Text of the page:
Politicians on Capitol Hill and in their home states predicted trouble for all of these men except perhaps Morgan, who, as a former state attorney general, was thought to have a wide following despite his lackluster performance as a senator.

A third group of defeated Democrats consisted of senior members whose constituents seemed to conclude that their time had passed: Warren G. Magnuson (Wash.), a man with a fondness for whiskey who showed his 75 years; Herman Talmadge, 67, an admitted alcoholic who had been "condemned" by his Senate colleagues for financial misconduct; and Gaylord Nelson, 64, beloved by his Senate colleagues but known in Wisconsin as out of touch and insufficiently attentive to his political pastures at home.

Two other sitting Democratic senators chose not to run this year: Abraham Ribicoff (Conn.) and Adlai E. Stevenson (Ill.) In both states, Democrats were easily elected to succeed them, suggesting that it was a boon this year to be a newcomer, no matter what your party identification.

With all the anti-incumbent sentiment in the land, though, 10 Democrats won reelection, most of them handily. Alan Cranston, blessed with a feeble opponent, won in California by a 3-to-2 ratio, while Reagan was carrying the state by almost as much. John Glenn won a 70-to-30 victory in Ohio. Gary Hart and Thomas F. Eagleton won closer races in Colorado and Missouri. Ernest F. (Fritz) Hollings, liberal on many domestic issues, won a huge victory in South Carolina, as did Wendell Ford in Kentucky. Dale Bumpers, one of the most articulate progressive in the Senate, was reelected in Arkansas with a 20-point margin.Daniel K. Inouye won in Hawaii, and Russell Long won without any opposition in Louisiana. Patrick J. Leahy, Vermont's first Democratic senator, was narrowly reelected while his state's Republican governor won handily and Reagan defeated Carter.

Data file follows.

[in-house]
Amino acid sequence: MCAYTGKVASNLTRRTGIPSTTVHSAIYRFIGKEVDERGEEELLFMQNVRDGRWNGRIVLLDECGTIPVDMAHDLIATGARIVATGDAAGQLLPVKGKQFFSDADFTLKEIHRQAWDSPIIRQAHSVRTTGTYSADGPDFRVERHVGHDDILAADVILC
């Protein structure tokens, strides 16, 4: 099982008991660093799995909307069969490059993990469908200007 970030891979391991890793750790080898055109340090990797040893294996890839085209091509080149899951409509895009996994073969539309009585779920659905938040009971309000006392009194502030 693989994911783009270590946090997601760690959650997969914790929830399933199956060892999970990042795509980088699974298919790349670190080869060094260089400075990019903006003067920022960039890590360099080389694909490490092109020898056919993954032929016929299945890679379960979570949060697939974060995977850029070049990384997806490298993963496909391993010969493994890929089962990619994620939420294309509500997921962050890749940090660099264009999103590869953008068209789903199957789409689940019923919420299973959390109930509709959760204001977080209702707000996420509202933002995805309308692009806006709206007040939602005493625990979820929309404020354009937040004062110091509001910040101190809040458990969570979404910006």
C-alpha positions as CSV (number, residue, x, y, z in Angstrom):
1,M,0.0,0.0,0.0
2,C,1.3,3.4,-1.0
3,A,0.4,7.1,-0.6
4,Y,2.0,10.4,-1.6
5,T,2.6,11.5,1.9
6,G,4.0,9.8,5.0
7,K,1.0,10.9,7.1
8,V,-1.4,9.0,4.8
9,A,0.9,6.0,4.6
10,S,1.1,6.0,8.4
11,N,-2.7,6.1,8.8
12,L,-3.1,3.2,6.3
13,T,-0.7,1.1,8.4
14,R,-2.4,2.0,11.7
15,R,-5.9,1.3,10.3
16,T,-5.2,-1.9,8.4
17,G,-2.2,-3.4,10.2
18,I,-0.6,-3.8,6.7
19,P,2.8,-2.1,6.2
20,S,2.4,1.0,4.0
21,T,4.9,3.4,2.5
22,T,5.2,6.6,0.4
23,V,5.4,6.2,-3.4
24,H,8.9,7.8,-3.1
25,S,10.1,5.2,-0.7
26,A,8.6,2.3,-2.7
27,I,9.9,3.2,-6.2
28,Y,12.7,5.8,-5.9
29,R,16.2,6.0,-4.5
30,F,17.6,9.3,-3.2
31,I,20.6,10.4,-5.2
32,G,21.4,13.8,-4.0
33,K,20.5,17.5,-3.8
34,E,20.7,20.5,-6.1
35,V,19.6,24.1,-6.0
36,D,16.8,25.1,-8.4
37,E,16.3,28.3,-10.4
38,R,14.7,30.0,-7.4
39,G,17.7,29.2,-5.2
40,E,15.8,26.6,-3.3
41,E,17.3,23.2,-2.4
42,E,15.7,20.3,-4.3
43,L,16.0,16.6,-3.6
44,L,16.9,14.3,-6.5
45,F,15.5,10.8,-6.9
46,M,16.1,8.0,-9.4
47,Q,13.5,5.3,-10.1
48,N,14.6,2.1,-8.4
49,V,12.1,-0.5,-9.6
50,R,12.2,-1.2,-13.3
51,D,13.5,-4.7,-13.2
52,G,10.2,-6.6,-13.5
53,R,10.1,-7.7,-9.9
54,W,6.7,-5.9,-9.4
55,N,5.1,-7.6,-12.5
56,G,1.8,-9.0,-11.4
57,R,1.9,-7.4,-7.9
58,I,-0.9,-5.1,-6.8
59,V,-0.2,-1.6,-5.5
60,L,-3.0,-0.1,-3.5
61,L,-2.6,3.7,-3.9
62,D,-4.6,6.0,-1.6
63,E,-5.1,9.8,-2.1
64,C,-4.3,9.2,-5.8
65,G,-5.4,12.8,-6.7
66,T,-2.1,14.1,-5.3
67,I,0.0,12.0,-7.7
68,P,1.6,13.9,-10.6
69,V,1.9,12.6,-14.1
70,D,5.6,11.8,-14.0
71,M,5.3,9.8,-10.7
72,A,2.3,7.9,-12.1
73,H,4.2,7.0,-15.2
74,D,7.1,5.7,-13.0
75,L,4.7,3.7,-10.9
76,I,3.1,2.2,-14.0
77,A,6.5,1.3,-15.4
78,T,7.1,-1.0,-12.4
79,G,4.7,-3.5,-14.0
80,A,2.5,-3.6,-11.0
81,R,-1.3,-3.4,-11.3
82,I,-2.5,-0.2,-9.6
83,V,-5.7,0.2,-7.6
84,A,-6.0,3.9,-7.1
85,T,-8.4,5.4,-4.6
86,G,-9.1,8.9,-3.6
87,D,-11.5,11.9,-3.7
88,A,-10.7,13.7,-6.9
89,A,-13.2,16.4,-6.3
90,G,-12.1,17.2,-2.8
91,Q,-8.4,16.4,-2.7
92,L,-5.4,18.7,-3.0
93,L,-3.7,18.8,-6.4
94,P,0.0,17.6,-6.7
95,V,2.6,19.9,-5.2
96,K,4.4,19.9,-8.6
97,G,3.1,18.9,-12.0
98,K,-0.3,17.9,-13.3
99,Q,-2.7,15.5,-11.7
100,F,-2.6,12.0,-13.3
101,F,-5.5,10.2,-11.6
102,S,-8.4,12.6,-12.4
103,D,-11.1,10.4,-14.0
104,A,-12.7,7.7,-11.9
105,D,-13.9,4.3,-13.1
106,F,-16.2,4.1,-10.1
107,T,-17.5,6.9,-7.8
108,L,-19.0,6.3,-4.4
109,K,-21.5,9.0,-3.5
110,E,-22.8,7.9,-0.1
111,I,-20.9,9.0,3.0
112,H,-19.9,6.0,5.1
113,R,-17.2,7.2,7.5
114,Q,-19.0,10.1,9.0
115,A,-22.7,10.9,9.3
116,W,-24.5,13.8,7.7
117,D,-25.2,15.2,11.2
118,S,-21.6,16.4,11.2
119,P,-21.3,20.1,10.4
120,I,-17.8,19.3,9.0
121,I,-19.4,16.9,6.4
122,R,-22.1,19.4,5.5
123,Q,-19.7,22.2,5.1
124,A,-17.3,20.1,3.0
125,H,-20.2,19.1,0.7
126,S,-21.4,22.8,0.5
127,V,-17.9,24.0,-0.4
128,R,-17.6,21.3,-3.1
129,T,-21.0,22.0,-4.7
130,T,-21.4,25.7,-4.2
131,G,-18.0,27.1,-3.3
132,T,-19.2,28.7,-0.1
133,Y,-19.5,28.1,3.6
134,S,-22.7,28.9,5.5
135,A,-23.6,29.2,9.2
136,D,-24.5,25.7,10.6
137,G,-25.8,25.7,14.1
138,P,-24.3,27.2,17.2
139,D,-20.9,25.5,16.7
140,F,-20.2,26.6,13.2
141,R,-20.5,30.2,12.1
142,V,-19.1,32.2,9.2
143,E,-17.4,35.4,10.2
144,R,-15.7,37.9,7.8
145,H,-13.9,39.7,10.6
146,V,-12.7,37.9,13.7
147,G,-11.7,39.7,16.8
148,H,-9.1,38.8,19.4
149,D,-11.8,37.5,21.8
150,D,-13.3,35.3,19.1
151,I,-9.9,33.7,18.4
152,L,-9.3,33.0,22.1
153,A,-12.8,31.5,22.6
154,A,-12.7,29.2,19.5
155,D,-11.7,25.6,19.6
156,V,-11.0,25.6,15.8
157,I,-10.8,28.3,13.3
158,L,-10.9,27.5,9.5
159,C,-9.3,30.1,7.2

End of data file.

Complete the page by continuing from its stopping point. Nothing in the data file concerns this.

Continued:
Reagan won every one of those states except Hawaii.

Until a few years ago, incumbency was regarded as a great advantage in running for the Senate. Arguably it has become a disadvantage. Polls have shown a steady increase in public frustration with Congress, a frustration that seems easier to vent on more remote, majestic figures in the Senate than on hometown members of the House of Representatives.

Moreover, Democratic candidates this year had no coherent political program. "The Democratic Party did not present anything that was different," as Peter Hart put it. Hart, a pollster and political consultant who worked with 11 Democratic candidates for the Senate this year, had predicted for nearly two years that the Democrats would suffer serious setbacks in 1980. "We were presenting individual cases against the Republican Party . . . and they had a unified message which came from top to bottom," Hart observed.

As long as Democrats outnumbered Republicans in the Senate, the disadvantages of incumbency had to favor the Republicans. But the game has changed; now it is the Republicans who will be held responsible for the course domestic and foreign affairs, and the Democrats will enjoy the fun of running as the outs who needn't take responsibility for the follies of the ins.